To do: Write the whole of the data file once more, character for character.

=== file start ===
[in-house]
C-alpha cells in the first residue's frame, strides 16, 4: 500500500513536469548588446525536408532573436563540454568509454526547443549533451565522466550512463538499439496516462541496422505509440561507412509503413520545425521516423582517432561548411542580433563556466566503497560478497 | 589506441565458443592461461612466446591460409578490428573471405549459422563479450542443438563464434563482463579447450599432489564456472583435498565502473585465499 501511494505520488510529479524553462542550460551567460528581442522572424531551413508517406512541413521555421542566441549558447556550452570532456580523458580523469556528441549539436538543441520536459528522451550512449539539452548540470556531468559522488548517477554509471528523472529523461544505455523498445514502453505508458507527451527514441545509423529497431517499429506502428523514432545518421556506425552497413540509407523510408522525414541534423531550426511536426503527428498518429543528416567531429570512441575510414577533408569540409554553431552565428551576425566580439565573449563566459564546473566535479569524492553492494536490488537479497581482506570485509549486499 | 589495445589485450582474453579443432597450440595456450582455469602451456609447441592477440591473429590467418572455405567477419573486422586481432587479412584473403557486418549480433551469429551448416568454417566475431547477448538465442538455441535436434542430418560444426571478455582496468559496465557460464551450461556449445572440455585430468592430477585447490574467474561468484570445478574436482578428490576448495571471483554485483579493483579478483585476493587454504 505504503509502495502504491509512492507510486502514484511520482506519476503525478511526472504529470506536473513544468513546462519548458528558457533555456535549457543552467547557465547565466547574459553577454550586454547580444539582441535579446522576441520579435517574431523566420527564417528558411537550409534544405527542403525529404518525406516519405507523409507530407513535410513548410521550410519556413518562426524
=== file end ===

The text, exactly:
[in-house]
C-alpha cells in the first residue's frame, strides 16, 4: 500500500513536469548588446525536408532573436563540454568509454526547443549533451565522466550512463538499439496516462541496422505509440561507412509503413520545425521516423582517432561548411542580433563556466566503497560478497 | 589506441565458443592461461612466446591460409578490428573471405549459422563479450542443438563464434563482463579447450599432489564456472583435498565502473585465499 501511494505520488510529479524553462542550460551567460528581442522572424531551413508517406512541413521555421542566441549558447556550452570532456580523458580523469556528441549539436538543441520536459528522451550512449539539452548540470556531468559522488548517477554509471528523472529523461544505455523498445514502453505508458507527451527514441545509423529497431517499429506502428523514432545518421556506425552497413540509407523510408522525414541534423531550426511536426503527428498518429543528416567531429570512441575510414577533408569540409554553431552565428551576425566580439565573449563566459564546473566535479569524492553492494536490488537479497581482506570485509549486499 | 589495445589485450582474453579443432597450440595456450582455469602451456609447441592477440591473429590467418572455405567477419573486422586481432587479412584473403557486418549480433551469429551448416568454417566475431547477448538465442538455441535436434542430418560444426571478455582496468559496465557460464551450461556449445572440455585430468592430477585447490574467474561468484570445478574436482578428490576448495571471483554485483579493483579478483585476493587454504 505504503509502495502504491509512492507510486502514484511520482506519476503525478511526472504529470506536473513544468513546462519548458528558457533555456535549457543552467547557465547565466547574459553577454550586454547580444539582441535579446522576441520579435517574431523566420527564417528558411537550409534544405527542403525529404518525406516519405507523409507530407513535410513548410521550410519556413518562426524